6. * Virtual locations. Kensington was also one of first virtual consultancies, which attracted a team of highly qualified consultants by allowing them to choose their own locations. “Virtual teams are good for individuals as well as businesses,” said co-founder Norma LaRosa. “Individuals are able to reclaim control over the quality of their lives, while companies get the talented people they need without having to pay for the overhead expense that comes with it.”
  7. * Impact of Downturn. Kensington was one of first firms to see how 2001 downturn, both in spending on tech products and on analyst research, increased financial pressure on research firms. Analysts in the largest firms were downsized and sweated. Vendors tactics became more aggressive.

Overestimation of change is the most common error of forecasters, we have discussed before. After Kensington’s unsuccessful merger into KGI Management Consulting, which less to the departure of almost all the Kensington team, the brand was identified with one person: Norma LaRosa. LaRosa was not alone in overestimating the setbacks that the analyst industry faced in 2002.

  • 1. Anticipated 60% fall. In 2003, LaRosa speculated that revenue had fallen 60%, from a 2001 peak of $6 billion. In fact, much of the spending that would otherwise be spent on research went into the analyst industry in other ways: in consulting; events; community services and other analyst firms. With hindsight, this development was much like the water cycle. Analysts were simply pressured into moving over to other ways of providing services – either through new firms or new offers.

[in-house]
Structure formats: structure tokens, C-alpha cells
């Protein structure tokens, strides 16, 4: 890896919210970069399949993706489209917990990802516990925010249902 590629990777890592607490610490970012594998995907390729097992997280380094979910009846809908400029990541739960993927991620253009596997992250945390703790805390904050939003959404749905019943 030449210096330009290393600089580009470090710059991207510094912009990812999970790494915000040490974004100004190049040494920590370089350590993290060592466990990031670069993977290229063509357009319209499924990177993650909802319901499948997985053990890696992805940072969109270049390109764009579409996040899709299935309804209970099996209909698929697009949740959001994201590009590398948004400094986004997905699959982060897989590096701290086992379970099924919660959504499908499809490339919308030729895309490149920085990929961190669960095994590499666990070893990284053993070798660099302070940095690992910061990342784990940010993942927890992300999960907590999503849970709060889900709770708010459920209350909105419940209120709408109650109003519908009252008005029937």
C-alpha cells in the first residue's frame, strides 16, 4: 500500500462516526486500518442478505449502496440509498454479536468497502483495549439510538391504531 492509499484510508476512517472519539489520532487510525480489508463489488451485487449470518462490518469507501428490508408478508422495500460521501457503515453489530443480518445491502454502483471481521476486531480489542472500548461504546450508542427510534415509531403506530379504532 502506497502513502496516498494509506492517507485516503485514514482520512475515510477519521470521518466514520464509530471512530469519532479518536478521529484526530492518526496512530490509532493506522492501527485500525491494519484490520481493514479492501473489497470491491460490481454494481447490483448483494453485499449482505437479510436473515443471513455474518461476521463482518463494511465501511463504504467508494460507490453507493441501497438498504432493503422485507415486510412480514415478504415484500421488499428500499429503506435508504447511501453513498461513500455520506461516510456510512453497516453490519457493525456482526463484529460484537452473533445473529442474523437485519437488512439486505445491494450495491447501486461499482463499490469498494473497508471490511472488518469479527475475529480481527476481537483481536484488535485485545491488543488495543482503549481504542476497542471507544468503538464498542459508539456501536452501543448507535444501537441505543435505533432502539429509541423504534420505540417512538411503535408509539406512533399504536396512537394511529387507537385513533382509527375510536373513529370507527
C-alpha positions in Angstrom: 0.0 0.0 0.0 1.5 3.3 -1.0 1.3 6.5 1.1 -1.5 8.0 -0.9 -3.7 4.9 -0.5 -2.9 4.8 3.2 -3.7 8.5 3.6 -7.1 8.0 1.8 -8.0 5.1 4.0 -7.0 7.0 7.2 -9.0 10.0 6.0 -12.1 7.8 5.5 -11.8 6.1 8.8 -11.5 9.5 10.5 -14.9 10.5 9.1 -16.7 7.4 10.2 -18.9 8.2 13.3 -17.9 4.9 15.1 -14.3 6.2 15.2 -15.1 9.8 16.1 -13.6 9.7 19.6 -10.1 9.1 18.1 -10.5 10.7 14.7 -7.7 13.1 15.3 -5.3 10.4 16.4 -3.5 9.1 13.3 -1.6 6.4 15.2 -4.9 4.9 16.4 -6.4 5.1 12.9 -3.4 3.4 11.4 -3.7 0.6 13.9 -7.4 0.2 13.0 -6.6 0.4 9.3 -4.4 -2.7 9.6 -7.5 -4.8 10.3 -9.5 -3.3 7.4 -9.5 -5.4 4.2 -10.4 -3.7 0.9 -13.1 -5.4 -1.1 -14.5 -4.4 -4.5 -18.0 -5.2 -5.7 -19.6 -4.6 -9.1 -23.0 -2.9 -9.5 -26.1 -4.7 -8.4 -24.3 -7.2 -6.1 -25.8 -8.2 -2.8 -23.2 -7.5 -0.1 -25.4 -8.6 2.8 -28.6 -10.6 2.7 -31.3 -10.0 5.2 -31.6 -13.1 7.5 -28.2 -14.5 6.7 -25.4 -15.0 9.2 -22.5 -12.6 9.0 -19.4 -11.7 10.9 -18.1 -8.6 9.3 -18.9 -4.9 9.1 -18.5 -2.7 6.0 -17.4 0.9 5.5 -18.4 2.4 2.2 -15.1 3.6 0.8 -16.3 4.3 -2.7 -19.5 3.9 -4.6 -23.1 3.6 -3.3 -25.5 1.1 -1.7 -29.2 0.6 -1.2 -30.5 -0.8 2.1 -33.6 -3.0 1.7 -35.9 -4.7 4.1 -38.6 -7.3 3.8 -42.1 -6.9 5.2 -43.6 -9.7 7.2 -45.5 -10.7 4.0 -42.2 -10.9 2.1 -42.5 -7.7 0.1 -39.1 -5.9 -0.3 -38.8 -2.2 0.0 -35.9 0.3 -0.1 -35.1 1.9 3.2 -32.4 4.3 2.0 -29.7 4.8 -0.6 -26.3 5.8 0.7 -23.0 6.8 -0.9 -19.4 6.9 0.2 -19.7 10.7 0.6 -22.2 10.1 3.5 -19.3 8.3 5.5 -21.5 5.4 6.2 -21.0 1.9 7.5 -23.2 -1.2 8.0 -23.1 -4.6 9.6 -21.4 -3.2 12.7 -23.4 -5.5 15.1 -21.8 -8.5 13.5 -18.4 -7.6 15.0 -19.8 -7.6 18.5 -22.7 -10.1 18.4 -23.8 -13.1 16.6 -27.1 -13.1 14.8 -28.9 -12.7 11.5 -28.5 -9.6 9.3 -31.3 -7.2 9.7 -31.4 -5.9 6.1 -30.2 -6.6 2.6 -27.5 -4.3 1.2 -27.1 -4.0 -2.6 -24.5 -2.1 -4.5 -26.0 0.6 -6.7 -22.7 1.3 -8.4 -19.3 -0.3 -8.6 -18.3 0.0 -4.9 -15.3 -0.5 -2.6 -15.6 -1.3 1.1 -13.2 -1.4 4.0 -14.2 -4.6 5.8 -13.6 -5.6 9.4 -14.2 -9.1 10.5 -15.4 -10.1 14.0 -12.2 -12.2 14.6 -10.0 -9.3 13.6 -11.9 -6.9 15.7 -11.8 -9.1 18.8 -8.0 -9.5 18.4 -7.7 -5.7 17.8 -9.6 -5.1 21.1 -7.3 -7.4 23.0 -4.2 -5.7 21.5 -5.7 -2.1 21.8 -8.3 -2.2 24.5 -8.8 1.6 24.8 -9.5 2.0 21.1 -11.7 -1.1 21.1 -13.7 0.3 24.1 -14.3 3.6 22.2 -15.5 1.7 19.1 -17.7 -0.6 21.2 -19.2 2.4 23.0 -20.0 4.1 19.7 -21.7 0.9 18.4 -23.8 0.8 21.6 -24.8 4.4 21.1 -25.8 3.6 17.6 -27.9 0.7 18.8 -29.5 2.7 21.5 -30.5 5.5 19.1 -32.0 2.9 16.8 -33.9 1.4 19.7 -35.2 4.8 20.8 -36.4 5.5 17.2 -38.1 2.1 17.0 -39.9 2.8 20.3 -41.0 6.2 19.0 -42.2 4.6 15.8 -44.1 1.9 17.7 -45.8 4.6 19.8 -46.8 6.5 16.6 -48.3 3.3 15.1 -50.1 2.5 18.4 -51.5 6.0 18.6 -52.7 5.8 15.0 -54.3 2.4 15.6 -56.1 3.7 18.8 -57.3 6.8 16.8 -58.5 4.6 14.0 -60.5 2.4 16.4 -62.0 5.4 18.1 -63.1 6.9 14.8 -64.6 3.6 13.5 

• 2. Underestimated experience. LaRosa was reported as estimating that the average experience of analysts has shrunk from more than 10 years to about three. This was largely mistaken, but partially reflected something real: experienced analysts that left Gartner, for example, were often replaced with less experienced analysts. Even if these were fully qualified analysts, they took time to build up the expertise of the senior staff they replaced. This sharp contrast temporarily emphasized the difference between the new analysts on that beat and those that had moved on. However, many of the experienced analysts simply moved to other firms, or to other areas in the same firm. In fact, over 88% of analysts responding to Lighthouse’s surveys have more than 3 years experience as an analyst. Most have more than 15 years’ work experience.

Nevertheless, the quality of Kensington’s insights greatly outweighed its weakness in overestimating the impact of the downturn. Indeed, these weaknesses are especially forgivable in the context of Kensington’s simultaneous commercial crisis. Despite being a virtual organization, Kensington’s analyst tracking service and AR benchmarking surveys of analysts had high fixed costs. Many of the troubles that analyst firms faced were not only faced by Kensington itself, but were of even greater intensity inside its smaller organization.

The decline of Kensington Group was accelerated by a factor that also determined the decline of its prime competitor, SageCircle, namely selling their business to venture capitalists who promised to fund software development projects. Like SageCircle, Kensington was not able to overcome the challenges that this posed; Nevertheless its insights are of continuing value.